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Old 11-01-2016, 07:58   #61
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Re: Over-Reliance on AIS -- Collision off Dungeness

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Don't need to swim the Singapore straits... just walk on the polution!
Bit like this dude I photographed in the middle of the four lane TSS… he he
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Old 11-01-2016, 08:01   #62
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Re: Over-Reliance on AIS -- Collision off Dungeness

Speaking of AIS... doesn't it make sense for the aids to navigation to show on AIS? I believe virtual AIS can be broadcast. Is this a common practice? If not why not?
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Old 11-01-2016, 09:02   #63
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Re: Over-Reliance on AIS -- Collision off Dungeness

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I don't really want to make this a COLREGS thread, but Polux, this is very bad anticollision practice. I cannot fail to speak up.

Don't change course AT ALL when you are the stand-on vessel, until you've given the other vessel a chance to maneuver. You are obligated to hold course and speed exactly so that he gets his chance to take the active role in the crossing. The whole science of collision avoidance doesn't work if you just jink around willy-nilly as you please, in a crossing with another vessel.

Once you do start maneuvering yourself (either before "risk of collision" exists, so probably at least 10 miles out) OR after you are permitted to start maneuvering as provided in the rules, THEN do not EVER make a "small change of course", but a dramatic one which will not be mistaken by the other vessel. This is specifically mentioned in the COLREGS, and is a serious and important point.

"Small changes of course" during a crossing with another vessel are very dangerous and are specifically prohibited by the COLREGS, because they can mess up the calculated CPA without, however, being noticeable to the other vessel. Especially bad is small, repeated changes of course (or speed) carried out by a skipper just eyeballing it, rather than plotting and working up a proper CPA. Lots of collisions happen because of this.
That makes not any sense saying that. I change always my course when there is a possibility of a close encounter and close for me regarding a big ship is at least 1 nm. I change the course very early and always to pass on the stern of the big ship and I alter it many miles away from that possible encounter, much sooner the big ship would be making any course alteration to avoid me.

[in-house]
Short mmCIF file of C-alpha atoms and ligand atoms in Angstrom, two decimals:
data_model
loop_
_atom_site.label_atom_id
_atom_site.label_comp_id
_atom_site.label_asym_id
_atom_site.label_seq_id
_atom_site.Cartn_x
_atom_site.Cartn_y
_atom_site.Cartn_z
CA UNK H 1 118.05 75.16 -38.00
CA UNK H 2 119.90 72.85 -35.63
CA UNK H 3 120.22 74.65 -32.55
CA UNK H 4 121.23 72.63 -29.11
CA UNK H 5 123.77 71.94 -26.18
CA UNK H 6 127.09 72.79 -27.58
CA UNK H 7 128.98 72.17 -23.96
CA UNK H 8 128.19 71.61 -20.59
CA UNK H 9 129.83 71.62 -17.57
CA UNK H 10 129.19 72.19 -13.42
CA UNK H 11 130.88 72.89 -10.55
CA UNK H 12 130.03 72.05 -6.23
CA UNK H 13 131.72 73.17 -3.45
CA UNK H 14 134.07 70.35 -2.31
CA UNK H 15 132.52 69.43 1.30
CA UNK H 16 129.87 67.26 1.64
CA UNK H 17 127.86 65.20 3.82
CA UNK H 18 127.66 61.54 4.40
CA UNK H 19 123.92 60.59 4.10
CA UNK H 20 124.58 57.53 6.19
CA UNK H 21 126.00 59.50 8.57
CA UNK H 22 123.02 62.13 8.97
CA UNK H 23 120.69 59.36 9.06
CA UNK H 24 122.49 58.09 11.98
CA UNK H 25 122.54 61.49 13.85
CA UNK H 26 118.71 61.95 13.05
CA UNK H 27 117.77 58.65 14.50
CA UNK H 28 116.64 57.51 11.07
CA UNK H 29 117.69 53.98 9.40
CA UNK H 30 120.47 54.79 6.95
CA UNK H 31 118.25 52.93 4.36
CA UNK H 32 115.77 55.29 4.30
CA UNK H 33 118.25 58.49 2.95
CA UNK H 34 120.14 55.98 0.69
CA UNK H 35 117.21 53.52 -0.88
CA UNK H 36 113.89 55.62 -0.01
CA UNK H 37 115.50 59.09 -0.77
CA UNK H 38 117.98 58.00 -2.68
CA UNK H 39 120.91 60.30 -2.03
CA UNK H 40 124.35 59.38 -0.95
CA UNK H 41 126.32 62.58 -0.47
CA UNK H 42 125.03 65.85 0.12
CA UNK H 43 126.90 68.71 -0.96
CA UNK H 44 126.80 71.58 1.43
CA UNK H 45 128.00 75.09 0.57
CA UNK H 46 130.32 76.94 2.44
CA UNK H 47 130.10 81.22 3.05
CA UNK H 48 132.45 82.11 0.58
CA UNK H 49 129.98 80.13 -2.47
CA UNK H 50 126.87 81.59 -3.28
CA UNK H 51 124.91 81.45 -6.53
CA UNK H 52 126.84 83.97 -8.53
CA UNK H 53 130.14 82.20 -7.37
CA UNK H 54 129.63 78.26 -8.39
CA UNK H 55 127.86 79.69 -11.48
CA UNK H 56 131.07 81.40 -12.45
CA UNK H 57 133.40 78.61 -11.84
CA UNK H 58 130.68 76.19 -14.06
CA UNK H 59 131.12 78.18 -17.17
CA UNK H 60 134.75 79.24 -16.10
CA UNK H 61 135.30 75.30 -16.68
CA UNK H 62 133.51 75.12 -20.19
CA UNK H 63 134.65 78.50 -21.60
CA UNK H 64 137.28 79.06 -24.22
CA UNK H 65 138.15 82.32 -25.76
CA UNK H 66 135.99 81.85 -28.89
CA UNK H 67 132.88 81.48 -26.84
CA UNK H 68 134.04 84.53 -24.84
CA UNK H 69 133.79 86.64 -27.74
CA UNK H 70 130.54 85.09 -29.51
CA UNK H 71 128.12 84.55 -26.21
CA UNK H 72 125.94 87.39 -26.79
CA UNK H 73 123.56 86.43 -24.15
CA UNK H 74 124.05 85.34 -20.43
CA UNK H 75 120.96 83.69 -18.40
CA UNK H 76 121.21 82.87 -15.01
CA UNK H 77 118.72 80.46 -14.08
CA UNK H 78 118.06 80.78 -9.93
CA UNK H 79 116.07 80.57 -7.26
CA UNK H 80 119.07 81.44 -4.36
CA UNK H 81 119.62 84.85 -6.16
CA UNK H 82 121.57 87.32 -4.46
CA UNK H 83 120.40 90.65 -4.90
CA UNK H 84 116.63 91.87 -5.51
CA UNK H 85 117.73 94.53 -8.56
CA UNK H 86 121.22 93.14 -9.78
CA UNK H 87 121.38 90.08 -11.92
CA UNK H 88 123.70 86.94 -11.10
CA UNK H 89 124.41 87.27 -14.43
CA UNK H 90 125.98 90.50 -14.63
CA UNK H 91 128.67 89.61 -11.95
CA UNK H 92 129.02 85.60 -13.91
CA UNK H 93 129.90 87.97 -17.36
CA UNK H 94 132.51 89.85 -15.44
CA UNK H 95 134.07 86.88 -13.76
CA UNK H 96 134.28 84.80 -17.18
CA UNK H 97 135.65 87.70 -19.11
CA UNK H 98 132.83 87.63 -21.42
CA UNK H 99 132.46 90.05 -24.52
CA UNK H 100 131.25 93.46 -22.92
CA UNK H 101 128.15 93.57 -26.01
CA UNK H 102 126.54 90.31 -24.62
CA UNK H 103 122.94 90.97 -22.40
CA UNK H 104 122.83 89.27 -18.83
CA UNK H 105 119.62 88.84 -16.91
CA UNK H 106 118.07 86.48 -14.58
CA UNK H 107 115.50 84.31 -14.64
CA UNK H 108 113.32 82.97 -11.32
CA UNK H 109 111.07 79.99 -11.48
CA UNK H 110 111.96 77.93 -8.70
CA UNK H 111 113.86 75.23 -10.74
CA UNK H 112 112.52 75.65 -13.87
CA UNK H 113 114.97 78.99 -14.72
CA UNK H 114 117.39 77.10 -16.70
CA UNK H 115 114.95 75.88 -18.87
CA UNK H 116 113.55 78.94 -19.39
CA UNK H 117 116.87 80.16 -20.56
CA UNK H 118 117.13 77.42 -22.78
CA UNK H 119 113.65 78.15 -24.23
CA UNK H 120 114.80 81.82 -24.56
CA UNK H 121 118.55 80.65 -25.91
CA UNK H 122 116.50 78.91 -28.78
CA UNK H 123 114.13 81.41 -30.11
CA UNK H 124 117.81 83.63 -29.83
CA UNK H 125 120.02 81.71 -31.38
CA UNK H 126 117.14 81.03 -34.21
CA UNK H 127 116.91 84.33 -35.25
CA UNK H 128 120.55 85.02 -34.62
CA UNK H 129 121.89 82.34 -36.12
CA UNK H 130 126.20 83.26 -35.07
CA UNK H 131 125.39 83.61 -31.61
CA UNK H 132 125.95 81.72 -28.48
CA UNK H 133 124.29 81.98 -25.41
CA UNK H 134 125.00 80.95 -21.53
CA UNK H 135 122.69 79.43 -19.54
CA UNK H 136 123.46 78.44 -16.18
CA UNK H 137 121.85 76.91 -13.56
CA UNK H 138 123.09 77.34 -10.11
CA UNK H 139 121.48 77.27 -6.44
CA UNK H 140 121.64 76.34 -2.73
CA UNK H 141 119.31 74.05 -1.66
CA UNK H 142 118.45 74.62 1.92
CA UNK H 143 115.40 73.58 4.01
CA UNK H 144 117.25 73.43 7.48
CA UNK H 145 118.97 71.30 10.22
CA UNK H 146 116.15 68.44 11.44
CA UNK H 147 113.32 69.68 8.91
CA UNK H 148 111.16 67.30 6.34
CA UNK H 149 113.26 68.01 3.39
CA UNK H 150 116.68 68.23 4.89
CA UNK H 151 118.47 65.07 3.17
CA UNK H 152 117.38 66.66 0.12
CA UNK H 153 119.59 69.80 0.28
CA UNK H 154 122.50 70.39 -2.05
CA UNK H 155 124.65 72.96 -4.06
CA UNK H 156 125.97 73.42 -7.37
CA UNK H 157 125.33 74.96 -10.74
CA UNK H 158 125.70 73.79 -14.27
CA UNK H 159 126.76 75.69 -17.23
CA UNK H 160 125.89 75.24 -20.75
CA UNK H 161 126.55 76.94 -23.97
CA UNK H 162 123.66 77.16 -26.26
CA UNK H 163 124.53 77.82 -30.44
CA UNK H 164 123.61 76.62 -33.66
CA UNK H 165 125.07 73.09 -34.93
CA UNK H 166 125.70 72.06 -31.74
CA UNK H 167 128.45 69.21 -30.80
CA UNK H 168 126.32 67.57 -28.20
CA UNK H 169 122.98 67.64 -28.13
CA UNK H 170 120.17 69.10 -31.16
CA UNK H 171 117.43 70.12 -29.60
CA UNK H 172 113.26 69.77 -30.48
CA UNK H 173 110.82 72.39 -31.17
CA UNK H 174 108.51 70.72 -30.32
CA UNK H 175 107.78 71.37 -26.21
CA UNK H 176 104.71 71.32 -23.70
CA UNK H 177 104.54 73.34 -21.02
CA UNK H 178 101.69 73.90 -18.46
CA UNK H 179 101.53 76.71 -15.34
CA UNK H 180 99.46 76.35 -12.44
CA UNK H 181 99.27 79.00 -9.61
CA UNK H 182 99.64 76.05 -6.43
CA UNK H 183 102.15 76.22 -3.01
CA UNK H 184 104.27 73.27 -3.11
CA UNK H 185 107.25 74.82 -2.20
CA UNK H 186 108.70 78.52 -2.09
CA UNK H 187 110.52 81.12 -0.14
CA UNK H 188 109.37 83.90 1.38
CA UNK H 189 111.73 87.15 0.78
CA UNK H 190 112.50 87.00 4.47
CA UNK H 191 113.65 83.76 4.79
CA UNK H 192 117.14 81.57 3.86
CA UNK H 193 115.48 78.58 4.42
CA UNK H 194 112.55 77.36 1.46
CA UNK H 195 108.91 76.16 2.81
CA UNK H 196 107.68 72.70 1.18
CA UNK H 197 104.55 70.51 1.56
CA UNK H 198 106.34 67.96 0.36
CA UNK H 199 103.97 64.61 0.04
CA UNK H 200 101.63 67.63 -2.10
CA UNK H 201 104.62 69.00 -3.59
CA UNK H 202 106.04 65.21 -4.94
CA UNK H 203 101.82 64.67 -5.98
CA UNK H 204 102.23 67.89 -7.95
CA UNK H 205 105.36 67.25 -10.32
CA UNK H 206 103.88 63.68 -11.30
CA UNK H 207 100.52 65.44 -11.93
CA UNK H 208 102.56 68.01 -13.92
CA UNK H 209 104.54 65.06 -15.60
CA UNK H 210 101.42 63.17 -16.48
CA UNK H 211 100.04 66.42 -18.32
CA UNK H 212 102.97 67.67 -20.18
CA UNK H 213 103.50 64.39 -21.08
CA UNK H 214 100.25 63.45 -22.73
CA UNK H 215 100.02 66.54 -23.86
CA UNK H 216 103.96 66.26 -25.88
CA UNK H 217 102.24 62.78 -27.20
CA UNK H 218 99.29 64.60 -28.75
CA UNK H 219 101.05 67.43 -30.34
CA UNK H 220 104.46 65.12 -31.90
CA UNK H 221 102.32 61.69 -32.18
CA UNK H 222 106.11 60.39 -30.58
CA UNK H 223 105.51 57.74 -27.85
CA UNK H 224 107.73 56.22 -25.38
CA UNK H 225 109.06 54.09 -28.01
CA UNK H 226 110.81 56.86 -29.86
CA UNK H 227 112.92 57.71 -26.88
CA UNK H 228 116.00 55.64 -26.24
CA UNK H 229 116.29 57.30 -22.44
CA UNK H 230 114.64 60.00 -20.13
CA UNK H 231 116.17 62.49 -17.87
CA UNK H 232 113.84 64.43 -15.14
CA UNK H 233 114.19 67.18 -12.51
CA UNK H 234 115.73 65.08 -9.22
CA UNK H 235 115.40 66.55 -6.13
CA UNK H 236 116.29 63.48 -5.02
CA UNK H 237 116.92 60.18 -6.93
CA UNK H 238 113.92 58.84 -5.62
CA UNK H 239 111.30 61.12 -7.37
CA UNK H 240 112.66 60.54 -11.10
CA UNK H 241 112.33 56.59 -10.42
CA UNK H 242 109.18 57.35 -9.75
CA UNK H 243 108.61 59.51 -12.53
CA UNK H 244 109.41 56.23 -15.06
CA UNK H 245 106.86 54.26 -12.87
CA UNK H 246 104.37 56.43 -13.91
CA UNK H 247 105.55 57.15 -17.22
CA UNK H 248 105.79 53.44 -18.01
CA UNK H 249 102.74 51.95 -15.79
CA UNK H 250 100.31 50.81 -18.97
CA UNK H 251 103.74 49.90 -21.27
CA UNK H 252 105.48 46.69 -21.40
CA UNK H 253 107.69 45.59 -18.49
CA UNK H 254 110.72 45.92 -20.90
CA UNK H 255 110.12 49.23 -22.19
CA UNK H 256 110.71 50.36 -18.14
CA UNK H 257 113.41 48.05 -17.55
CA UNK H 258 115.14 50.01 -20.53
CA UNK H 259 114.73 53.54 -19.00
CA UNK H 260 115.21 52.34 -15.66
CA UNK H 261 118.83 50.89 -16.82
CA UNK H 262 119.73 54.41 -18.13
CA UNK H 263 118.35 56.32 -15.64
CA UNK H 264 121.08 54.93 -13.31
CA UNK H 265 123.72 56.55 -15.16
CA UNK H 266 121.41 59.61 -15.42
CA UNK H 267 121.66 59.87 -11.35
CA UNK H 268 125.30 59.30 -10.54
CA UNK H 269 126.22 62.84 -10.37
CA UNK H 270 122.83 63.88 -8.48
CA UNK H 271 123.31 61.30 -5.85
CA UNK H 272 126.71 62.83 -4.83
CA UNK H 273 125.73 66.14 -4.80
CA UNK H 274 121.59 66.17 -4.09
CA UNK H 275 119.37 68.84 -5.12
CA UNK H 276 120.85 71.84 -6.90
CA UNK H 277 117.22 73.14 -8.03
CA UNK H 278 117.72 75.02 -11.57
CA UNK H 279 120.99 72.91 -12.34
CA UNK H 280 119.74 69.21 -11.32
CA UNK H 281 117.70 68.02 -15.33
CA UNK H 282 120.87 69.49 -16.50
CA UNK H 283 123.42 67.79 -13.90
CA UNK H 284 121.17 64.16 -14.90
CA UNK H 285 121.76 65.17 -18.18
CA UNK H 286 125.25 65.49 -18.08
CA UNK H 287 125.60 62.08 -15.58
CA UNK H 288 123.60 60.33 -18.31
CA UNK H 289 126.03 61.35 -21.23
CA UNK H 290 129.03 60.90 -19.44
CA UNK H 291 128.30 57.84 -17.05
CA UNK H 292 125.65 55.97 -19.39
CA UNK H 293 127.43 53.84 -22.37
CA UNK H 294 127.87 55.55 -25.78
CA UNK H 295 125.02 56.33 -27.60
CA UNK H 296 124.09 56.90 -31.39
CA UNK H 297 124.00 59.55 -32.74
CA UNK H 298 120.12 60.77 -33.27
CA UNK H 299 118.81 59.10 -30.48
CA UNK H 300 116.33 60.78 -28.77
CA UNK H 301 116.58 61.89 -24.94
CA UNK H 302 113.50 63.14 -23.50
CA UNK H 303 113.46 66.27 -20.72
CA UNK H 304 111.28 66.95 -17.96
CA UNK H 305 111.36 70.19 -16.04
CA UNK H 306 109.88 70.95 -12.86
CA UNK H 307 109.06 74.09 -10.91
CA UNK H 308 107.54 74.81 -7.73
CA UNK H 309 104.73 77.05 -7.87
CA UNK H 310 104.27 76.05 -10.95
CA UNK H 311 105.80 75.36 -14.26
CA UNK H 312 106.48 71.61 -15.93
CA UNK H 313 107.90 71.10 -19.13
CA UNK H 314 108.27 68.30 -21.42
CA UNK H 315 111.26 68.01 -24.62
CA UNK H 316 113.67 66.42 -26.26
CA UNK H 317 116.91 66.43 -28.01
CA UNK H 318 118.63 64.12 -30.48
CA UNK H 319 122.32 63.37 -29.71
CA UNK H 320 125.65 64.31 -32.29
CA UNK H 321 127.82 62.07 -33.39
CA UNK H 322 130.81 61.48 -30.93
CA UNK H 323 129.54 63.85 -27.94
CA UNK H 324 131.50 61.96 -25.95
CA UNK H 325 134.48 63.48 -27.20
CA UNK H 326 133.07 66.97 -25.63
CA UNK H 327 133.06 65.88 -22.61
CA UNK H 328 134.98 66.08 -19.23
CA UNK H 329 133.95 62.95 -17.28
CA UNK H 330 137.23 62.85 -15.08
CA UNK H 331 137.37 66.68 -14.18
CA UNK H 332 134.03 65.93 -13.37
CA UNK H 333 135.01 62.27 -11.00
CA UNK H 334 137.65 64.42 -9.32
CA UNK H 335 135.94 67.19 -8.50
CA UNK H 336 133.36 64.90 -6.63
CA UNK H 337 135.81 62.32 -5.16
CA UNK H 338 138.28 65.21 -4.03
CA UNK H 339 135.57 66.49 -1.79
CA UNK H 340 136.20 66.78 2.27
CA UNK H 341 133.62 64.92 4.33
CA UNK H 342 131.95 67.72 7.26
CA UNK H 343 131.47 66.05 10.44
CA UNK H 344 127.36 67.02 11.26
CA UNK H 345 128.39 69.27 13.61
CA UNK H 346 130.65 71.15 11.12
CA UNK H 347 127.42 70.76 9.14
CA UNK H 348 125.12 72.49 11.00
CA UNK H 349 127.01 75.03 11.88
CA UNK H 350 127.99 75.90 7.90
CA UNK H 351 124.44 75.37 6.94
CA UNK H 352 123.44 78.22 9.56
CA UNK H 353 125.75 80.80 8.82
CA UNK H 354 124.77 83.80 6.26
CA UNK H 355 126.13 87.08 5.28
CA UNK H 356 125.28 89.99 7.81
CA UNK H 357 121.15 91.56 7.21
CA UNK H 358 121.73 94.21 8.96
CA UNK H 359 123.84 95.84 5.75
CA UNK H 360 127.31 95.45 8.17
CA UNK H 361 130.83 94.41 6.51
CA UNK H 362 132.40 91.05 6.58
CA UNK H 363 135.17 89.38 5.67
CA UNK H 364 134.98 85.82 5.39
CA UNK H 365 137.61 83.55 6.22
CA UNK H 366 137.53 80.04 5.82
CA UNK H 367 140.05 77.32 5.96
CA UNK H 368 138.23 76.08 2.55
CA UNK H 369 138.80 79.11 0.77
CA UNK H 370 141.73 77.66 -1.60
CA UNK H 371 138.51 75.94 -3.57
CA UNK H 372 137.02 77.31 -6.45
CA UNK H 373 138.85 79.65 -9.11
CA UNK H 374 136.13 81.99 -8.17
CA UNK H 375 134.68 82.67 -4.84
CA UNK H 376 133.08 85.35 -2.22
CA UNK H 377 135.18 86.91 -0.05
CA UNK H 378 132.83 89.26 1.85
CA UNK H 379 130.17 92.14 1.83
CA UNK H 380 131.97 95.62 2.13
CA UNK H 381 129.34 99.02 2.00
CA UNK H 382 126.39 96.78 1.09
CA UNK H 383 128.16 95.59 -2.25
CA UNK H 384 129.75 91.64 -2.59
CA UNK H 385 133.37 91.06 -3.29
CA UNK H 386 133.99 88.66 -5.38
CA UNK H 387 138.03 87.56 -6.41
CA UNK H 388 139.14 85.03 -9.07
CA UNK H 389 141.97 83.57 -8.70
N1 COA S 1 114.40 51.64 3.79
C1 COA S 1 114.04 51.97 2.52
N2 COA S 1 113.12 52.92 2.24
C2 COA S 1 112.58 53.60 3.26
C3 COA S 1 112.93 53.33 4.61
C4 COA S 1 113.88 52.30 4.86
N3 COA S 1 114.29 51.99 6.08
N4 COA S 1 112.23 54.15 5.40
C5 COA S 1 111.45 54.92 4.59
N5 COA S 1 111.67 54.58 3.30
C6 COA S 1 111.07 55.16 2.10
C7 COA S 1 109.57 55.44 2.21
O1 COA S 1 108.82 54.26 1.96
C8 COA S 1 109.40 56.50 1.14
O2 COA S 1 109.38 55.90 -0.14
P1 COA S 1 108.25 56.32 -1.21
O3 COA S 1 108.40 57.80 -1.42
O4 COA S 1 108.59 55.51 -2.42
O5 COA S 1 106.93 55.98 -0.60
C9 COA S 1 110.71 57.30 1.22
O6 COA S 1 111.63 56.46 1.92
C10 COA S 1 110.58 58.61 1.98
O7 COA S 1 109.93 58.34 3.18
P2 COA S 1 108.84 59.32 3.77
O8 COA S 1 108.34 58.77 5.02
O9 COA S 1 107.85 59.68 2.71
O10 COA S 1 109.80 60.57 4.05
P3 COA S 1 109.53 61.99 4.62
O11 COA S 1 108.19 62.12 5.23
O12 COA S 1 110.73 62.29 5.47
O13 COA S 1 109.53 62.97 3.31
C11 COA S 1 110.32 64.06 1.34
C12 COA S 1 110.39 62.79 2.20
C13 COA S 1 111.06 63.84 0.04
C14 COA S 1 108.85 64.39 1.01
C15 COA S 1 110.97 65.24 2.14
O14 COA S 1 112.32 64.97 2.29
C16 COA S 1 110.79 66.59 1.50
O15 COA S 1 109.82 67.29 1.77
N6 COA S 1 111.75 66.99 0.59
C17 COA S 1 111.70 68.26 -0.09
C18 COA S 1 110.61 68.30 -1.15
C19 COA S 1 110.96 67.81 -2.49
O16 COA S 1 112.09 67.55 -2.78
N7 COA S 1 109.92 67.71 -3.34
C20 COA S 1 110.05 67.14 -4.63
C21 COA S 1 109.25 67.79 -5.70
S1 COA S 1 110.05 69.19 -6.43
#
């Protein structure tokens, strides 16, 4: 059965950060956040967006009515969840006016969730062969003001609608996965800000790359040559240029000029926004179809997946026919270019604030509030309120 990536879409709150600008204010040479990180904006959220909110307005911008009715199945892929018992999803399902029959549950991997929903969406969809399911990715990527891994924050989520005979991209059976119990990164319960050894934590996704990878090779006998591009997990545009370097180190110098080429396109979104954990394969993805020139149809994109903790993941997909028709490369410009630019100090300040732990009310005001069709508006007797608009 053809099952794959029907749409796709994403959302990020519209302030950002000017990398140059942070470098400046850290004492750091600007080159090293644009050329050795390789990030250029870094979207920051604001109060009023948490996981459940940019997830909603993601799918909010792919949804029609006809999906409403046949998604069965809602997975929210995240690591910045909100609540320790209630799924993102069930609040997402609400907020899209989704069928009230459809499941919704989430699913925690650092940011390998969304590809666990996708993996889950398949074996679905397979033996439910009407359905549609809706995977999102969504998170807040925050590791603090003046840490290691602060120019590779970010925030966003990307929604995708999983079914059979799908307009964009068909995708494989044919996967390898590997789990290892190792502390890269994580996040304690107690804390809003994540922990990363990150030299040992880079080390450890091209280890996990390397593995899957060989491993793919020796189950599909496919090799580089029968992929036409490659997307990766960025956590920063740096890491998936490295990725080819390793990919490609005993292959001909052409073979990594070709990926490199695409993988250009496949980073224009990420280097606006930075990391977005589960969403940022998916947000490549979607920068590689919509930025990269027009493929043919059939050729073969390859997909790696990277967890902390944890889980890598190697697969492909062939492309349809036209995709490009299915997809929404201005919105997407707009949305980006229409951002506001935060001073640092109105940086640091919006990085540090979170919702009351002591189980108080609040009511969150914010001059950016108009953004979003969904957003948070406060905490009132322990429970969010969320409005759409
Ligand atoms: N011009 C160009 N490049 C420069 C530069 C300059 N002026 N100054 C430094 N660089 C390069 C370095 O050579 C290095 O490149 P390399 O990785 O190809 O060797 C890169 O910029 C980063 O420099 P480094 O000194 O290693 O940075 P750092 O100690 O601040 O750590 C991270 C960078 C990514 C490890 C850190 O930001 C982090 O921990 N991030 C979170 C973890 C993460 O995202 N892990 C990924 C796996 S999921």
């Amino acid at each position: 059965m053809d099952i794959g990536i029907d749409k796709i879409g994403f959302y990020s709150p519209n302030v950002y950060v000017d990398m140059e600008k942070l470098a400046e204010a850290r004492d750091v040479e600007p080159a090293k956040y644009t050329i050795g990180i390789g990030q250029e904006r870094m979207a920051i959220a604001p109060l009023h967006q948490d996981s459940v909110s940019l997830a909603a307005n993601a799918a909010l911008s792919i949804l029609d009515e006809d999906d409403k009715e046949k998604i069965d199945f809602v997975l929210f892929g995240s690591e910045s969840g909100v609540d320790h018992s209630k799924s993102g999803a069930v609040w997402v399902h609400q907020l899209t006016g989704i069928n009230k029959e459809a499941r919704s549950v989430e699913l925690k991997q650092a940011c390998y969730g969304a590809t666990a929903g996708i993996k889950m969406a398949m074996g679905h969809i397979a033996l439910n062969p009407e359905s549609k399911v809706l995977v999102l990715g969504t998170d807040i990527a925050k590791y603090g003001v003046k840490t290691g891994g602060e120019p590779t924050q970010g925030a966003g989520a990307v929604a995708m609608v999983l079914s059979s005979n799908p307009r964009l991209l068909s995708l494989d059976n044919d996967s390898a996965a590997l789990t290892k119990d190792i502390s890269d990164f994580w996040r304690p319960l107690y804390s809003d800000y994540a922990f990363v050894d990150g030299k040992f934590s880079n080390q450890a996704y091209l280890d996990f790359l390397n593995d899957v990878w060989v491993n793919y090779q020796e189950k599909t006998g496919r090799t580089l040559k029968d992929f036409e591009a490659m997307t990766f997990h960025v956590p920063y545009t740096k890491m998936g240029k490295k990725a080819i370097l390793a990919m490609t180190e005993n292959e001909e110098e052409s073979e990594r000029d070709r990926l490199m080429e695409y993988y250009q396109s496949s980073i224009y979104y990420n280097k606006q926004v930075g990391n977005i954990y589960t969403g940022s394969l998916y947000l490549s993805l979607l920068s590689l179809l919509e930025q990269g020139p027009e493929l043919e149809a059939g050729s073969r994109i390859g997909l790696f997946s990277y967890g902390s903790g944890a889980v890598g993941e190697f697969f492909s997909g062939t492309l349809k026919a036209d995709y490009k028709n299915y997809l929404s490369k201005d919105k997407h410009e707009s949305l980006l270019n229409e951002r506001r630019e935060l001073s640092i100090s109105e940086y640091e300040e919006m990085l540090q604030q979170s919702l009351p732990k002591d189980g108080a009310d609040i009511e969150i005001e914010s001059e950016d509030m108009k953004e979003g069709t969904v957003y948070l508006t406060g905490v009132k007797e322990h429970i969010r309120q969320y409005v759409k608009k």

I fail to understand how this is not common sense good seamanship practice and a very bad anti collision practice.
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Old 11-01-2016, 09:13   #64
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Re: Over-Reliance on AIS -- Collision off Dungeness

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Driving the wrong way up a TSS in the middle of the night between tankers like that fishing boat in the image is a bit beyond my pay grade though....
yeah - that was what Dockhead and I ended up doing during our run up the channel in a storm. Simply couldn't cross at right angles like we were supposed - force 8/9 and 6 meter waves - we would have broached.

Coast guard gave us permission - still pretty cool. Like I said earlier - Just peachy! Can't wait to do it again! (yeah right - not in a million years)
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Old 11-01-2016, 09:18   #65
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Re: Over-Reliance on AIS -- Collision off Dungeness

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yeah - that was what Dockhead and I ended up doing during our run up the channel in a storm. Simply couldn't cross at right angles like we were supposed - force 8/9 and 6 meter waves - we would have broached.

Coast guard gave us permission - still pretty cool. Like I said earlier - Just peachy! Can't wait to do it again! (yeah right - not in a million years)
give me a call if you need crew for stuff like that.
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Old 11-01-2016, 09:21   #66
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Re: Over-Reliance on AIS -- Collision off Dungeness

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yeah - that was what Dockhead and I ended up doing during our run up the channel in a storm. Simply couldn't cross at right angles like we were supposed - force 8/9 and 6 meter waves - we would have broached.

Coast guard gave us permission - still pretty cool. Like I said earlier - Just peachy! Can't wait to do it again! (yeah right - not in a million years)
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Old 11-01-2016, 09:29   #67